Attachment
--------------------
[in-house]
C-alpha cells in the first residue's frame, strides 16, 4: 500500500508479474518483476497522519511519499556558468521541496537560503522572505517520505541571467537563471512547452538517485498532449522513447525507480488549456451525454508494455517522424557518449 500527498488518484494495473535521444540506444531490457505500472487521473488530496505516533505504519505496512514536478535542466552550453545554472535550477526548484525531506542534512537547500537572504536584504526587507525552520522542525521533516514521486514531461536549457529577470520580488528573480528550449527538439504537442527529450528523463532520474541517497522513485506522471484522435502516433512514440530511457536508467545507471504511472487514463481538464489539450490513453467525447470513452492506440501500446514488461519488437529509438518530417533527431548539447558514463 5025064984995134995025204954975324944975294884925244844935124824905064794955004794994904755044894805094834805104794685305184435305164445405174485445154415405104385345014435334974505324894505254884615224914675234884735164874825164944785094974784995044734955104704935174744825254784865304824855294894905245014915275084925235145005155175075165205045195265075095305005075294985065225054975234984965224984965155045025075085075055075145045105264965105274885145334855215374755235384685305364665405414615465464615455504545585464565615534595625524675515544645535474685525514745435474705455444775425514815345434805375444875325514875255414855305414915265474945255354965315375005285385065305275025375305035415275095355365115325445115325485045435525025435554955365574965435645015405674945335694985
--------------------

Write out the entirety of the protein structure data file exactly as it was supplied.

[in-house]
C-alpha cells in the first residue's frame, strides 16, 4: 500500500508479474518483476497522519511519499556558468521541496537560503522572505517520505541571467537563471512547452538517485498532449522513447525507480488549456451525454508494455517522424557518449 500527498488518484494495473535521444540506444531490457505500472487521473488530496505516533505504519505496512514536478535542466552550453545554472535550477526548484525531506542534512537547500537572504536584504526587507525552520522542525521533516514521486514531461536549457529577470520580488528573480528550449527538439504537442527529450528523463532520474541517497522513485506522471484522435502516433512514440530511457536508467545507471504511472487514463481538464489539450490513453467525447470513452492506440501500446514488461519488437529509438518530417533527431548539447558514463 5025064984995134995025204954975324944975294884925244844935124824905064794955004794994904755044894805094834805104794685305184435305164445405174485445154415405104385345014435334974505324894505254884615224914675234884735164874825164944785094974784995044734955104704935174744825254784865304824855294894905245014915275084925235145005155175075165205045195265075095305005075294985065225054975234984965224984965155045025075085075055075145045105264965105274885145334855215374755235384685305364665405414615465464615455504545585464565615534595625524675515544645535474685525514745435474705455444775425514815345434805375444875325514875255414855305414915265474945255354965315375005285385065305275025375305035415275095355365115325445115325485045435525025435554955365574965435645015405674945335694985